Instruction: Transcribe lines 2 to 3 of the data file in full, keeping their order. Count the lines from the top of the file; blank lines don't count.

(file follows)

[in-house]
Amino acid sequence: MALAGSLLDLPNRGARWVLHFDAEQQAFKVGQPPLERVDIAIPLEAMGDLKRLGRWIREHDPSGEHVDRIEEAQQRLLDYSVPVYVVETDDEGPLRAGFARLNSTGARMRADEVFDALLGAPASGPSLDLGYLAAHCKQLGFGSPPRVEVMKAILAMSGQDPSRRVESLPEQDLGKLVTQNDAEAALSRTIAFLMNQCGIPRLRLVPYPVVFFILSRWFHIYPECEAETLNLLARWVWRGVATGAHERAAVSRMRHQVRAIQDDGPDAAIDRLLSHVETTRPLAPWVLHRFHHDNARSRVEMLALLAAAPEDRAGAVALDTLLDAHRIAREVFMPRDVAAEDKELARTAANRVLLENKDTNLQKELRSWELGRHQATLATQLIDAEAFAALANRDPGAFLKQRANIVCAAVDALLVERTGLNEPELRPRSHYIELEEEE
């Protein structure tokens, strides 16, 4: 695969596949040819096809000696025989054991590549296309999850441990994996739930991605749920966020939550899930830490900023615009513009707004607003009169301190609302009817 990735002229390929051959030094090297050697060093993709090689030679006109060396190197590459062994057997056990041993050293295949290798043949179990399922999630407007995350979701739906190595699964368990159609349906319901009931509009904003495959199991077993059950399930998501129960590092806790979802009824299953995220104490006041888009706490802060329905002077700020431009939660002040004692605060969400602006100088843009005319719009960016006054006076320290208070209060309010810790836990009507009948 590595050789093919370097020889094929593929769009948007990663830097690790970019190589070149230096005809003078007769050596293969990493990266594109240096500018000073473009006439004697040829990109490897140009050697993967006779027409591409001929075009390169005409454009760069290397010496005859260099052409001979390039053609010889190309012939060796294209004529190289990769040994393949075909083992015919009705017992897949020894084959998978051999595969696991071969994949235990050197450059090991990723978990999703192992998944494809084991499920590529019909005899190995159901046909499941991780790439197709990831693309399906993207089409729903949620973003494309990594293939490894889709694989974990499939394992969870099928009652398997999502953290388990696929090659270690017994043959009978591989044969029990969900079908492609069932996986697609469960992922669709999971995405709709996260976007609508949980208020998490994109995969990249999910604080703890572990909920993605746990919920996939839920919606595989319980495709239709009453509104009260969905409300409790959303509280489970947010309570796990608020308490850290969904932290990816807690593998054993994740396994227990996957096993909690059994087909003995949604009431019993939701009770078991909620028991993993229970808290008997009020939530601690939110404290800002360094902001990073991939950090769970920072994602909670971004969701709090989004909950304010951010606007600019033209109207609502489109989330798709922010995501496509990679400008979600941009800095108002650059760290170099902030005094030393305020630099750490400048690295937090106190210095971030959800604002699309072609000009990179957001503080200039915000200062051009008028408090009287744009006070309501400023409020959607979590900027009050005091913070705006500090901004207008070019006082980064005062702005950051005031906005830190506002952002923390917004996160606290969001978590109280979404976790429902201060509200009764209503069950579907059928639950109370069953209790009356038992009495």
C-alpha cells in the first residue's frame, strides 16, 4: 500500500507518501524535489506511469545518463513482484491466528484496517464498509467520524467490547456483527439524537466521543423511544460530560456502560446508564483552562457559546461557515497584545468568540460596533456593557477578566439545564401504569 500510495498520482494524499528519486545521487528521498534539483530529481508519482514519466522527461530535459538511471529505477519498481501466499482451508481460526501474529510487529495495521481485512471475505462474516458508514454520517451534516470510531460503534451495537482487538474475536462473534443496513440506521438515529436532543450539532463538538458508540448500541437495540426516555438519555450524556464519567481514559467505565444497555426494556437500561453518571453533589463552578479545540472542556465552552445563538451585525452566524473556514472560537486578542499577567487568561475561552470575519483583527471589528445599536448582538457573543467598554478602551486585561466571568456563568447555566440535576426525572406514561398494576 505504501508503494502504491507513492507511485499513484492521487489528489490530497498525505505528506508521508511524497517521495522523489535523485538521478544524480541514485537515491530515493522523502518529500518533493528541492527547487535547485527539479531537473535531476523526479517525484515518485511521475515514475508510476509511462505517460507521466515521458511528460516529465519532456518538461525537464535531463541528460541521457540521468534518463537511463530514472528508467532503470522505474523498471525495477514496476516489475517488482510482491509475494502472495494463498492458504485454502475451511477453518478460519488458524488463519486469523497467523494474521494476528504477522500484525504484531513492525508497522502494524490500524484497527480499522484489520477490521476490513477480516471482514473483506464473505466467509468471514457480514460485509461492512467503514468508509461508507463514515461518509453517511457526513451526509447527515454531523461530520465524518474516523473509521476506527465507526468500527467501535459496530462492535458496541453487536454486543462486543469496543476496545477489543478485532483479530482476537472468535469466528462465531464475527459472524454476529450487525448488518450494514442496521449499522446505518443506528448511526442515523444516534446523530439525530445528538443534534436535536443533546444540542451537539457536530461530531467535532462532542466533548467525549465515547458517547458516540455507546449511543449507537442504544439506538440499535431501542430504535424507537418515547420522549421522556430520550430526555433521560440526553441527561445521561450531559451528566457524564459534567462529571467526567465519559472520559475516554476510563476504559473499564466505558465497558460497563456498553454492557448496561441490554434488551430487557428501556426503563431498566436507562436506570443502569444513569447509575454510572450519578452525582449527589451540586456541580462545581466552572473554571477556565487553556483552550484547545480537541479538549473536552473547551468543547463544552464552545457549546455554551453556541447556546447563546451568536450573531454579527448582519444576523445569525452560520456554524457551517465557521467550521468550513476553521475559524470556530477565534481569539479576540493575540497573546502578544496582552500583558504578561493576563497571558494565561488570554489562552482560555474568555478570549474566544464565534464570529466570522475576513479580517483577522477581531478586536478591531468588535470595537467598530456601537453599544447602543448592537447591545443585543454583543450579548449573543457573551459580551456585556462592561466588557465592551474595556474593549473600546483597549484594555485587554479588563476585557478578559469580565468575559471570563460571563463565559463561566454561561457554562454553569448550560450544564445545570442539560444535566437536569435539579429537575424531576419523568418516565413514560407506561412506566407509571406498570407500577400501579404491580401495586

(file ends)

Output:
Amino acid sequence: MALAGSLLDLPNRGARWVLHFDAEQQAFKVGQPPLERVDIAIPLEAMGDLKRLGRWIREHDPSGEHVDRIEEAQQRLLDYSVPVYVVETDDEGPLRAGFARLNSTGARMRADEVFDALLGAPASGPSLDLGYLAAHCKQLGFGSPPRVEVMKAILAMSGQDPSRRVESLPEQDLGKLVTQNDAEAALSRTIAFLMNQCGIPRLRLVPYPVVFFILSRWFHIYPECEAETLNLLARWVWRGVATGAHERAAVSRMRHQVRAIQDDGPDAAIDRLLSHVETTRPLAPWVLHRFHHDNARSRVEMLALLAAAPEDRAGAVALDTLLDAHRIAREVFMPRDVAAEDKELARTAANRVLLENKDTNLQKELRSWELGRHQATLATQLIDAEAFAALANRDPGAFLKQRANIVCAAVDALLVERTGLNEPELRPRSHYIELEEEE
């Protein structure tokens, strides 16, 4: 695969596949040819096809000696025989054991590549296309999850441990994996739930991605749920966020939550899930830490900023615009513009707004607003009169301190609302009817 990735002229390929051959030094090297050697060093993709090689030679006109060396190197590459062994057997056990041993050293295949290798043949179990399922999630407007995350979701739906190595699964368990159609349906319901009931509009904003495959199991077993059950399930998501129960590092806790979802009824299953995220104490006041888009706490802060329905002077700020431009939660002040004692605060969400602006100088843009005319719009960016006054006076320290208070209060309010810790836990009507009948 590595050789093919370097020889094929593929769009948007990663830097690790970019190589070149230096005809003078007769050596293969990493990266594109240096500018000073473009006439004697040829990109490897140009050697993967006779027409591409001929075009390169005409454009760069290397010496005859260099052409001979390039053609010889190309012939060796294209004529190289990769040994393949075909083992015919009705017992897949020894084959998978051999595969696991071969994949235990050197450059090991990723978990999703192992998944494809084991499920590529019909005899190995159901046909499941991780790439197709990831693309399906993207089409729903949620973003494309990594293939490894889709694989974990499939394992969870099928009652398997999502953290388990696929090659270690017994043959009978591989044969029990969900079908492609069932996986697609469960992922669709999971995405709709996260976007609508949980208020998490994109995969990249999910604080703890572990909920993605746990919920996939839920919606595989319980495709239709009453509104009260969905409300409790959303509280489970947010309570796990608020308490850290969904932290990816807690593998054993994740396994227990996957096993909690059994087909003995949604009431019993939701009770078991909620028991993993229970808290008997009020939530601690939110404290800002360094902001990073991939950090769970920072994602909670971004969701709090989004909950304010951010606007600019033209109207609502489109989330798709922010995501496509990679400008979600941009800095108002650059760290170099902030005094030393305020630099750490400048690295937090106190210095971030959800604002699309072609000009990179957001503080200039915000200062051009008028408090009287744009006070309501400023409020959607979590900027009050005091913070705006500090901004207008070019006082980064005062702005950051005031906005830190506002952002923390917004996160606290969001978590109280979404976790429902201060509200009764209503069950579907059928639950109370069953209790009356038992009495």